There have been several times where we will write an article about a topic, and then follow up with three blog posts about the very same topic. The most recent article was about investment manager due diligence, specifically making qualitative analysis to describe the people, process, and philosophy of an investment product. These concepts are central to what leads an investment manager to make the choices they do. These are about the ideas that drive an investment product. They are about the “Why?” of an investment.
There is another level of due diligence that focuses on the application of those ideas – operational due diligence. Operational due diligence is about the “How?” of an investment product. How are illiquid assets being valued and verified? How is custody and trading managed? How are the traders who execute deals finding the best places to buy and sell large lots of stock, with the minimum of fees or maximum efficiency? Are the investments being sold to the public and managed according to legal compliance standards? In the event of a mistake, how are errors and omissions reported, insured, and managed? Is the product acting as a fiduciary?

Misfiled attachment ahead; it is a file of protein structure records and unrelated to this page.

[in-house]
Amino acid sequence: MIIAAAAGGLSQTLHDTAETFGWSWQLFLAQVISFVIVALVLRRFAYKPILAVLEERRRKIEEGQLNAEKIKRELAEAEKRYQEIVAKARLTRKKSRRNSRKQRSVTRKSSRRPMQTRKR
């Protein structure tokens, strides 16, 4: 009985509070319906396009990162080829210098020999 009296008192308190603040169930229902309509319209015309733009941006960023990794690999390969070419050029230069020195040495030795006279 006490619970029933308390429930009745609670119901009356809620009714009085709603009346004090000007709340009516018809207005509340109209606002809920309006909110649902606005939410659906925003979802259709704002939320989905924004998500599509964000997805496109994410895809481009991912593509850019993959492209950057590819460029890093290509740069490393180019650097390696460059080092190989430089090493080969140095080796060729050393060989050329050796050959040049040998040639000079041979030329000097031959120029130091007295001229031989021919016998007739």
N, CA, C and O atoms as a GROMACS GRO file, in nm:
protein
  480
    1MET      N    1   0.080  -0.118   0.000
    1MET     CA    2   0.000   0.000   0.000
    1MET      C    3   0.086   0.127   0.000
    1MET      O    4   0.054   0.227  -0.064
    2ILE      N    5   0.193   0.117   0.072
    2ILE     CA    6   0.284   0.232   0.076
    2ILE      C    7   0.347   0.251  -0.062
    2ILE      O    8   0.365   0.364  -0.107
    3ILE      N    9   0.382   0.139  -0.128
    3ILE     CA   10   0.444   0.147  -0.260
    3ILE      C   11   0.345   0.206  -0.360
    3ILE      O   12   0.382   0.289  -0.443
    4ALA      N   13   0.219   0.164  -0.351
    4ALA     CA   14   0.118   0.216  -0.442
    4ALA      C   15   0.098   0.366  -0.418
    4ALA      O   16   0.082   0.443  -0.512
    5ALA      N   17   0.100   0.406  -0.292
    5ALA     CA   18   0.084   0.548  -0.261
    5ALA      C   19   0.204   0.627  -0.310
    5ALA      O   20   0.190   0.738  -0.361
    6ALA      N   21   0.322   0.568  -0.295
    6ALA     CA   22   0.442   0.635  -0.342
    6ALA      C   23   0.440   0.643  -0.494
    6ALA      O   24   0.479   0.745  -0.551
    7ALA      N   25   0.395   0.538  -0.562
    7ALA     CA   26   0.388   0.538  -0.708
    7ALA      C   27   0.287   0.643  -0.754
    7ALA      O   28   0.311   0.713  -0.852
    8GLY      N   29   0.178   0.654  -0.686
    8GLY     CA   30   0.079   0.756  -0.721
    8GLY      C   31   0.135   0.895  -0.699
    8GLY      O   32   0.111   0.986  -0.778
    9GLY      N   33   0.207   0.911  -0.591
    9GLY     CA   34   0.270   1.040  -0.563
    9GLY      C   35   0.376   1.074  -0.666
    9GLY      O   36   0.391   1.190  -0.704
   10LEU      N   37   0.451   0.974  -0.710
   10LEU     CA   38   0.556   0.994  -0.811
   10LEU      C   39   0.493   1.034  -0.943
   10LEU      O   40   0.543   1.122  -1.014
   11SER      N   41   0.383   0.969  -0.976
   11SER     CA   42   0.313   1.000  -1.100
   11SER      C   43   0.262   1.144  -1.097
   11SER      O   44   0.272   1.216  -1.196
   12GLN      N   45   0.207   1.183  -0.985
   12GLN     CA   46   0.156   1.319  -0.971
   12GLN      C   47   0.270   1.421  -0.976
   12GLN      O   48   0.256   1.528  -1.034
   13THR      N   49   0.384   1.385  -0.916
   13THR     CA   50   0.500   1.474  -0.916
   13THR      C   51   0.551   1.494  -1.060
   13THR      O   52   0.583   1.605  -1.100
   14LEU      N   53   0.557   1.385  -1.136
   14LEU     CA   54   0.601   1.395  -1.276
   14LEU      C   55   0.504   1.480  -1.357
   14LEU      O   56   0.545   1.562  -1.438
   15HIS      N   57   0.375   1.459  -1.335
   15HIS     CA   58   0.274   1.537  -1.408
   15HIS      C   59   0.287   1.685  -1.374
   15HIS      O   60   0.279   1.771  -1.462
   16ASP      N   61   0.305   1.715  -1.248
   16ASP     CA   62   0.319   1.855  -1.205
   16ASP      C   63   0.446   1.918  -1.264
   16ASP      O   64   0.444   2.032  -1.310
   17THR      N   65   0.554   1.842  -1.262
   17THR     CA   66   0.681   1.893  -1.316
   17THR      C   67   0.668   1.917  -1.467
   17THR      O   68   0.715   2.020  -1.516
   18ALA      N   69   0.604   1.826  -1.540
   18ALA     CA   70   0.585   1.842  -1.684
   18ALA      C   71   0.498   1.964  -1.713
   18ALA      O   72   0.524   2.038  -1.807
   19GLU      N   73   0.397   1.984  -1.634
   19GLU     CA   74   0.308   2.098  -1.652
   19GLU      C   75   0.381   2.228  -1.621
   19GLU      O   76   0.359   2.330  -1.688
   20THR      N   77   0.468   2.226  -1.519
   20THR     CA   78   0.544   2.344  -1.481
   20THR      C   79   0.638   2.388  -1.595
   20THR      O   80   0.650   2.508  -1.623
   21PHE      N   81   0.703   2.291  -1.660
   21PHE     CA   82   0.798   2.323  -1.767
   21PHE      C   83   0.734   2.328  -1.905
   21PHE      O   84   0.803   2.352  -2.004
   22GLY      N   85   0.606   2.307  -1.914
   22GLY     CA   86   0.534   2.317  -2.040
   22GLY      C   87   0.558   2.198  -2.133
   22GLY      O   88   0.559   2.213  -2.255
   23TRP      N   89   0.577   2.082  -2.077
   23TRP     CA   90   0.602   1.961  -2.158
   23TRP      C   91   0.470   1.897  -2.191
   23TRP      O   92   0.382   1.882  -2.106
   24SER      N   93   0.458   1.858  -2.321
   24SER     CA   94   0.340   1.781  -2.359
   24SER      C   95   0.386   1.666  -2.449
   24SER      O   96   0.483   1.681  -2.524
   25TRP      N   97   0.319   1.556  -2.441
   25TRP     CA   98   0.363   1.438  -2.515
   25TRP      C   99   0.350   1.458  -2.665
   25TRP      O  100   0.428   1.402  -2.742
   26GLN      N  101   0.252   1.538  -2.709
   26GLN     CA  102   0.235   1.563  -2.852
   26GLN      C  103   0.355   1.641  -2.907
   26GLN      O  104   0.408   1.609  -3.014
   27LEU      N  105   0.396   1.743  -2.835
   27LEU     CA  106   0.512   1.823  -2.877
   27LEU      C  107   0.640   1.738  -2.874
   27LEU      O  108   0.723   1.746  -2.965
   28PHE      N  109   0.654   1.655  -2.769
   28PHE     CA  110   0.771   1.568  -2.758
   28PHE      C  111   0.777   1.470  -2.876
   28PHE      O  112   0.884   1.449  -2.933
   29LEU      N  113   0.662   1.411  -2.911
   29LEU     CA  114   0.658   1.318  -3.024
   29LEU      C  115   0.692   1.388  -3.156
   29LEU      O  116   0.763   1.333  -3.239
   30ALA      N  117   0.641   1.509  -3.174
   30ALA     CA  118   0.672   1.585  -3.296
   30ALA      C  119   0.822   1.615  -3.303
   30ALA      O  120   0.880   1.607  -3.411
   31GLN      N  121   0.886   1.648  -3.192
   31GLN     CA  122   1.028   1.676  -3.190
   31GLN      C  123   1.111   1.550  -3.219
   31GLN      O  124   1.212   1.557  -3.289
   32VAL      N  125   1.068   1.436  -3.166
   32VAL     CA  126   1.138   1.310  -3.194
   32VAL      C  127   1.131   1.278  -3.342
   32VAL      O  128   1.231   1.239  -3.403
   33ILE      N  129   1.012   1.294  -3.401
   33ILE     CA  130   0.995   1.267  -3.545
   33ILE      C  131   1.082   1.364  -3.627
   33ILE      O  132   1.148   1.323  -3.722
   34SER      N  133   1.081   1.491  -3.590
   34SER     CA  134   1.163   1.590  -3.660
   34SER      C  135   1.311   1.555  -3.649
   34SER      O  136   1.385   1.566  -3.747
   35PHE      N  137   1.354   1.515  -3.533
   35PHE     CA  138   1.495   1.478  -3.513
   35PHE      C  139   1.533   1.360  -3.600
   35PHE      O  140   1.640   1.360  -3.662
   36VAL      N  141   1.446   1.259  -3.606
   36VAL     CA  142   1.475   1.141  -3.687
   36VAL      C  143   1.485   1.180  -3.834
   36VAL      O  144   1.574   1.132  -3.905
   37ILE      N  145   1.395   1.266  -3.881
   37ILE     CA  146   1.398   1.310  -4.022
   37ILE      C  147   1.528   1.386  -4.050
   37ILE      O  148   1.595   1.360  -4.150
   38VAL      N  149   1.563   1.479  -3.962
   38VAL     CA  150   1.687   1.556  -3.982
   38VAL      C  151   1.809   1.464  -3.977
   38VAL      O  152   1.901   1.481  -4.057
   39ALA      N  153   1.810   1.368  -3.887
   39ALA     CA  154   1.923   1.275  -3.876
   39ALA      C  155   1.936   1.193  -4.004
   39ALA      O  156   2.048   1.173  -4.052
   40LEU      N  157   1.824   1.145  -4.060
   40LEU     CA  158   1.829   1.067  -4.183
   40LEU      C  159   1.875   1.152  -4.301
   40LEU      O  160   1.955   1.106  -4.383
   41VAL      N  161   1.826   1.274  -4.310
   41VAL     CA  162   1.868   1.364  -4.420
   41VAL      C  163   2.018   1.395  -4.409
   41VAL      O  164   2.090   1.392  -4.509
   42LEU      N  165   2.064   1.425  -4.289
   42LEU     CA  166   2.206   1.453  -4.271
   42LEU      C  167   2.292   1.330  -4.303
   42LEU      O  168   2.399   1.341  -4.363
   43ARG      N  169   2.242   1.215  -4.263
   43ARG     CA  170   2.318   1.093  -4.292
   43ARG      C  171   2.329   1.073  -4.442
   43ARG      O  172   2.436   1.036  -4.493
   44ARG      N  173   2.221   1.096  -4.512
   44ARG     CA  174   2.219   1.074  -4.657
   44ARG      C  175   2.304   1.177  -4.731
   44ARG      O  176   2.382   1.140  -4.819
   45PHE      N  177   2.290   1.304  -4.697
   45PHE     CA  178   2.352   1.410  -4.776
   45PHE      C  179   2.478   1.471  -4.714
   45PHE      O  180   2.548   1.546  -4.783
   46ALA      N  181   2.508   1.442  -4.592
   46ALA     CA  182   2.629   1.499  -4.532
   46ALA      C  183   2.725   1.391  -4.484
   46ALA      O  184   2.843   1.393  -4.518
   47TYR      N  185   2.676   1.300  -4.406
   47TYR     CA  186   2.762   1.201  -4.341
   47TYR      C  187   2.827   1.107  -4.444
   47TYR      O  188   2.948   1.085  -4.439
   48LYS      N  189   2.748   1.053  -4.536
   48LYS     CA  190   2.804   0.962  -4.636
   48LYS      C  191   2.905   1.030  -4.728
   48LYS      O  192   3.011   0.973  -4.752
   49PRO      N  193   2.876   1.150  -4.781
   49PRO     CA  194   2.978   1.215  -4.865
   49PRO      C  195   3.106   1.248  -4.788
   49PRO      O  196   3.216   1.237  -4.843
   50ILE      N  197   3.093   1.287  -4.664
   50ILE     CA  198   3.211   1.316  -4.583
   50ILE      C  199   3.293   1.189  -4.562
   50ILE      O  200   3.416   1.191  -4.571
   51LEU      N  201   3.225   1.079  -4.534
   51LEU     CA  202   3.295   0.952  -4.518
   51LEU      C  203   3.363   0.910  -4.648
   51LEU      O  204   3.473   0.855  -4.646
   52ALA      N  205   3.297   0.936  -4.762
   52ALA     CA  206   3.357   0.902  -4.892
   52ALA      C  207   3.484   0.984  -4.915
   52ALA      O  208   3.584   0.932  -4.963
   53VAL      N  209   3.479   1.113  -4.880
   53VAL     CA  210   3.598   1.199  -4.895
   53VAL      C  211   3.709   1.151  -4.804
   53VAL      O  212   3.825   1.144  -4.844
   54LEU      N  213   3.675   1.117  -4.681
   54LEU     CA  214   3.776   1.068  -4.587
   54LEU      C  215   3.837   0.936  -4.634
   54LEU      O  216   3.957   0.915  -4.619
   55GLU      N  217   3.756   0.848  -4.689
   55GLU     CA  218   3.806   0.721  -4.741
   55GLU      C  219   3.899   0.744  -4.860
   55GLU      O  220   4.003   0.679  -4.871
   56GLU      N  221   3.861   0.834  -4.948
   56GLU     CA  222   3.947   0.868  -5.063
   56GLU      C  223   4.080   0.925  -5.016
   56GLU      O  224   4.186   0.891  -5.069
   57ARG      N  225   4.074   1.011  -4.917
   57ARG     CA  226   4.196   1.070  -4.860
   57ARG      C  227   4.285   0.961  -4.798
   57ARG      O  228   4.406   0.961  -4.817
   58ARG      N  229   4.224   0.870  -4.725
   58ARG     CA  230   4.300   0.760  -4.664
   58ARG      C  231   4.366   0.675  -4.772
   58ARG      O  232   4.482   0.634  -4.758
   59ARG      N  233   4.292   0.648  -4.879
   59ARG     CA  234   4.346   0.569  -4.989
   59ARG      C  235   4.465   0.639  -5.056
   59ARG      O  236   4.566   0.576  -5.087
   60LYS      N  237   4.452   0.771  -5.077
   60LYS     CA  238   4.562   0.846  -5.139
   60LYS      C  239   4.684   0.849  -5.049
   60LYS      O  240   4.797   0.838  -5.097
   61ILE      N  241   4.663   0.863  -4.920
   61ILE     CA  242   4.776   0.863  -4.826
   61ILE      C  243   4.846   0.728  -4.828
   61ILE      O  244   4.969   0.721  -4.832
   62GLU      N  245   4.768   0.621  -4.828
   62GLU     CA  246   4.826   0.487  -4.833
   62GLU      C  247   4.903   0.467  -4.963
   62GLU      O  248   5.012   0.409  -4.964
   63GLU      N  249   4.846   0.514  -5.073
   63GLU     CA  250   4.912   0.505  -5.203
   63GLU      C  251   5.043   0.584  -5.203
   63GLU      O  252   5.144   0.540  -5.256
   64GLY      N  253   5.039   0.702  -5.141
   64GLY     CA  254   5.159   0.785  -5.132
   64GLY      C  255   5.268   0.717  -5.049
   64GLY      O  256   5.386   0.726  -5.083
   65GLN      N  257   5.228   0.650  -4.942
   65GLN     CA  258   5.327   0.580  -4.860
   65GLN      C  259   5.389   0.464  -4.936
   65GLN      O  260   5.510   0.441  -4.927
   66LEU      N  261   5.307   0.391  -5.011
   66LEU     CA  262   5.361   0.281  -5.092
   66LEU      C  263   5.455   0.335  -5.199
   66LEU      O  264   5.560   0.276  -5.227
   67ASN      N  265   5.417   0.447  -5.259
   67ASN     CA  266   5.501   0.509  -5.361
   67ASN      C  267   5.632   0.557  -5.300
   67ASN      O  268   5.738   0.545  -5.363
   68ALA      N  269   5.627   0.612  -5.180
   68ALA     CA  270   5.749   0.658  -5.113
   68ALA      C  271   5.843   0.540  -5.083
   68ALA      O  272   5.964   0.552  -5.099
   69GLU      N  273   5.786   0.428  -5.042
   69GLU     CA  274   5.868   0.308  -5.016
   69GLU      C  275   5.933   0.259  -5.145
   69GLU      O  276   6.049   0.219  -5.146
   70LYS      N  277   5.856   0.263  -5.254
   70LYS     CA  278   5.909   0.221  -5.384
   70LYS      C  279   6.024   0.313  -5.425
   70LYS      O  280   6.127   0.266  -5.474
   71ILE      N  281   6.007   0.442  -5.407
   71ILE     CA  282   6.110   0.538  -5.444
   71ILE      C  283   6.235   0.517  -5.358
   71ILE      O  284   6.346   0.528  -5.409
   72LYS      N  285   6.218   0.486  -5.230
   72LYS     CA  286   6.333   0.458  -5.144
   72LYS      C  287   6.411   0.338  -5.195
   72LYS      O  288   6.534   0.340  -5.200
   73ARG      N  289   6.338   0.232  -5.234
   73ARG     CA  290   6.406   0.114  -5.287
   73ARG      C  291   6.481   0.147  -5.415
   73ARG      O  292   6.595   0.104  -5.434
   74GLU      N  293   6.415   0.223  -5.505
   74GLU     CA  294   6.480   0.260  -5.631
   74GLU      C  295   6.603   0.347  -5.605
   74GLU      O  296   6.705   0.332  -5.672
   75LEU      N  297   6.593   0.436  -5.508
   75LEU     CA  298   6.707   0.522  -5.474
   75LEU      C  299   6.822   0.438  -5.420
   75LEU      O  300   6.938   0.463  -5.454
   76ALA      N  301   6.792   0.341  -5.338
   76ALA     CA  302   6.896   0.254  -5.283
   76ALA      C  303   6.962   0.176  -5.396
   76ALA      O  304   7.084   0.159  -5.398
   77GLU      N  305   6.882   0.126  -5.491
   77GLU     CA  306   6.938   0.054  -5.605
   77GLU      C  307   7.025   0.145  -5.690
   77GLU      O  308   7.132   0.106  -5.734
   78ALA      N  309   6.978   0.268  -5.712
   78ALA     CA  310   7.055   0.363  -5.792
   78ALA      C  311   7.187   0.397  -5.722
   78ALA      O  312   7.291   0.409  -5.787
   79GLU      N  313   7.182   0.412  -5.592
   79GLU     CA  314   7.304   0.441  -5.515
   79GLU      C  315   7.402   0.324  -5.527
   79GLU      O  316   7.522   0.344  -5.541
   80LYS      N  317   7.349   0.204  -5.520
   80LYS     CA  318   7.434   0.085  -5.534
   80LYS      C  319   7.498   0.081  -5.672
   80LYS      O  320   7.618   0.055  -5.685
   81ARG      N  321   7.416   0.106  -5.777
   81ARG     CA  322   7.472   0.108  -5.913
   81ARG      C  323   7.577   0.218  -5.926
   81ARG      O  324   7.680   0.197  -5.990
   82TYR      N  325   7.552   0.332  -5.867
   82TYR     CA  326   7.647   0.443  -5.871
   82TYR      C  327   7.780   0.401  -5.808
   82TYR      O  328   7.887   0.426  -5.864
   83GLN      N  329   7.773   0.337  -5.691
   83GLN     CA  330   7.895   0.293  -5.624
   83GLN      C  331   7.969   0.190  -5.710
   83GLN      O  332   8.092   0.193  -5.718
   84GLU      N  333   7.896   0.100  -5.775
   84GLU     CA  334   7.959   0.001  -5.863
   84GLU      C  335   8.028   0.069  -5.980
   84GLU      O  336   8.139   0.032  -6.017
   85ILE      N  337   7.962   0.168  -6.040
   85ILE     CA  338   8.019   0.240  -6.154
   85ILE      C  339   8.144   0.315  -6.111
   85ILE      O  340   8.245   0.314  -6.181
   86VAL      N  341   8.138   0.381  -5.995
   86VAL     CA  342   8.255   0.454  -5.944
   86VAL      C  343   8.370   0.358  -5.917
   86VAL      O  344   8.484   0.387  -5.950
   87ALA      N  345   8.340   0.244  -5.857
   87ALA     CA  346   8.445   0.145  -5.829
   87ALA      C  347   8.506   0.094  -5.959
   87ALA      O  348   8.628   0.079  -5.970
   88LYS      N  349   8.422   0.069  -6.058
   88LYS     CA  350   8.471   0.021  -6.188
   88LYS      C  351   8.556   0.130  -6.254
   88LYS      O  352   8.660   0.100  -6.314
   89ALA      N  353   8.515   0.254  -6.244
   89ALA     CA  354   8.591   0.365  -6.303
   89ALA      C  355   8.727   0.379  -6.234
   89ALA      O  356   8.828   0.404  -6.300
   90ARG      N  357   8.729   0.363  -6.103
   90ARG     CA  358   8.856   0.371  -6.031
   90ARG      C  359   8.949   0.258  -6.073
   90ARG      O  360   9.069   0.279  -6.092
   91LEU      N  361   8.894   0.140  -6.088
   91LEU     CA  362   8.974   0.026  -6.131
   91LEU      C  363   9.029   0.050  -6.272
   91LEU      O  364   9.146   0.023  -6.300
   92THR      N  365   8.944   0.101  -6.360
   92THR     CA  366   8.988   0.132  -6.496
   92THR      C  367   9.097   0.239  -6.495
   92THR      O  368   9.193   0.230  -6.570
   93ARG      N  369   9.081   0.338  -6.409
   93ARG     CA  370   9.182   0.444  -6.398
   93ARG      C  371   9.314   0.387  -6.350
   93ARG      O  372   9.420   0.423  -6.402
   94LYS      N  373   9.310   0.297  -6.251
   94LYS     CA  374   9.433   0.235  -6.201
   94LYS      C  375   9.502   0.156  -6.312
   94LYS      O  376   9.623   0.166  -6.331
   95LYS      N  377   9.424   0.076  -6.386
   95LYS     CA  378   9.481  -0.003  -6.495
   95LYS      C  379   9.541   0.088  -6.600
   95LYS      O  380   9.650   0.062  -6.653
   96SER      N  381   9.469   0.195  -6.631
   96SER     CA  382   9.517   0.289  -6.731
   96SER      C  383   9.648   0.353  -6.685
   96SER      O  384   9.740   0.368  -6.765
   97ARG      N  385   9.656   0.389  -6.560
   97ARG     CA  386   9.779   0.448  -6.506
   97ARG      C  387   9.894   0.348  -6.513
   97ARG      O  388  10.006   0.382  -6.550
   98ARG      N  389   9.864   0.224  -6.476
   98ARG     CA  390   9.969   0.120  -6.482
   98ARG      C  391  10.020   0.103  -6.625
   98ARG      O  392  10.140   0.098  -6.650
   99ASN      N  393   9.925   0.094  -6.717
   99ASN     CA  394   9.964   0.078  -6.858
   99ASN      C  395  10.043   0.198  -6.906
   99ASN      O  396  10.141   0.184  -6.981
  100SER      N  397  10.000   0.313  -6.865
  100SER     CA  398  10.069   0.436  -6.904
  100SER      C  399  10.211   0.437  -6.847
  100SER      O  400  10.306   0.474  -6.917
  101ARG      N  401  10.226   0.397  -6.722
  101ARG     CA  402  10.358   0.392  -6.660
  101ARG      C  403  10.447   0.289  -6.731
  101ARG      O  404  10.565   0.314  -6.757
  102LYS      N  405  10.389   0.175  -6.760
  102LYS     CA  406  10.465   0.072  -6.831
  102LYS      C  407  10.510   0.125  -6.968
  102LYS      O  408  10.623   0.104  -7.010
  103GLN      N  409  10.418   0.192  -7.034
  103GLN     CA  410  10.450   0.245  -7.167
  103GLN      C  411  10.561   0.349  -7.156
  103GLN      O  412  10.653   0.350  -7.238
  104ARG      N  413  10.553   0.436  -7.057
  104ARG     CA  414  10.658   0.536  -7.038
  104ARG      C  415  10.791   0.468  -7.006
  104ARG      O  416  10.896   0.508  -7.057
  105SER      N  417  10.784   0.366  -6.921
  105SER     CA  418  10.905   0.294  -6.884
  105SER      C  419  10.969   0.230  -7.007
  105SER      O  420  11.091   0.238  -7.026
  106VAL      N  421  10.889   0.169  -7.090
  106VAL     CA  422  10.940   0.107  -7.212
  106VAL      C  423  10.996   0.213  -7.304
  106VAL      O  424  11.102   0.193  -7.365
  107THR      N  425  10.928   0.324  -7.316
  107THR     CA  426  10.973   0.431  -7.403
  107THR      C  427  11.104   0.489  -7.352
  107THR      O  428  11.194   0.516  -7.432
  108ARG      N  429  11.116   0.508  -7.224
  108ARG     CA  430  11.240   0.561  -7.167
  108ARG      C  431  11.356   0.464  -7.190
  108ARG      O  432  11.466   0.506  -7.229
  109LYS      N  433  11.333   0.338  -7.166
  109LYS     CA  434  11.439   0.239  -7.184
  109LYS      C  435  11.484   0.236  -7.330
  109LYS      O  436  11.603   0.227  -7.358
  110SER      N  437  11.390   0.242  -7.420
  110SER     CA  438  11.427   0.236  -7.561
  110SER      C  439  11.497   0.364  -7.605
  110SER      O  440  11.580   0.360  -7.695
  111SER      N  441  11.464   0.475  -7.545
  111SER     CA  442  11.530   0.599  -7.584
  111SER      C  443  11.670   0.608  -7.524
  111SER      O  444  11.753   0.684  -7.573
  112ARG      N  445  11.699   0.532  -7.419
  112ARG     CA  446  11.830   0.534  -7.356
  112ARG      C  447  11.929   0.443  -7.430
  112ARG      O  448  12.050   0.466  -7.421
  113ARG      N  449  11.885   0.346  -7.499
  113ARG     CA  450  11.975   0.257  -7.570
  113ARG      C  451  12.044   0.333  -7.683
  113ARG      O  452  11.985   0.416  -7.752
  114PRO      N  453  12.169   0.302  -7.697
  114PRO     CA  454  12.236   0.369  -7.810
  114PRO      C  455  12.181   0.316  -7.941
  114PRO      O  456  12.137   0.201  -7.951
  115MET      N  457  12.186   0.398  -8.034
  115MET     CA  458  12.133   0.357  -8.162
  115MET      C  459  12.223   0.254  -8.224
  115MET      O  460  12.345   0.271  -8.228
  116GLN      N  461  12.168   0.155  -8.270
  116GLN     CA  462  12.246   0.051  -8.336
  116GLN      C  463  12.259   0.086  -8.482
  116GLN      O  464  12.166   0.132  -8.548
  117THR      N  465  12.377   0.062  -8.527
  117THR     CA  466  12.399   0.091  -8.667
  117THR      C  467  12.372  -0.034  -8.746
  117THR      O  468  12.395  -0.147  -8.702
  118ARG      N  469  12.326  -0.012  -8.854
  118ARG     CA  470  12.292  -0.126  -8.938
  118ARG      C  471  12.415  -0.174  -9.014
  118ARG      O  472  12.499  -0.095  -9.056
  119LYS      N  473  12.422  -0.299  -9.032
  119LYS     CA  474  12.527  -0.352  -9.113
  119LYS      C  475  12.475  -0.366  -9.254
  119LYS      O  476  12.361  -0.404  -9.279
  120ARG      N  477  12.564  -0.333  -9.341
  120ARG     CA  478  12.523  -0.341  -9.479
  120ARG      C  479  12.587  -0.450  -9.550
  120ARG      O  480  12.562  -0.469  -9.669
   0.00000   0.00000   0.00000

Operational due diligence is generally more important for investment products for which conduct is less scrutinized and regulated, like Collective Investment Trusts (CITs) or illiquid alternative investments, some of which (i.e. Hedge Funds) are defined by their lack of regulatory oversight. It is in these dark places without standard accepted protocols of reporting and transparency where frauds, schemers, and rogue traders can act without oversight. There may be good reasons to invest in less regulated products in exotic asset classes or niche strategies, but you are then required to conduct additional levels of operational due diligence.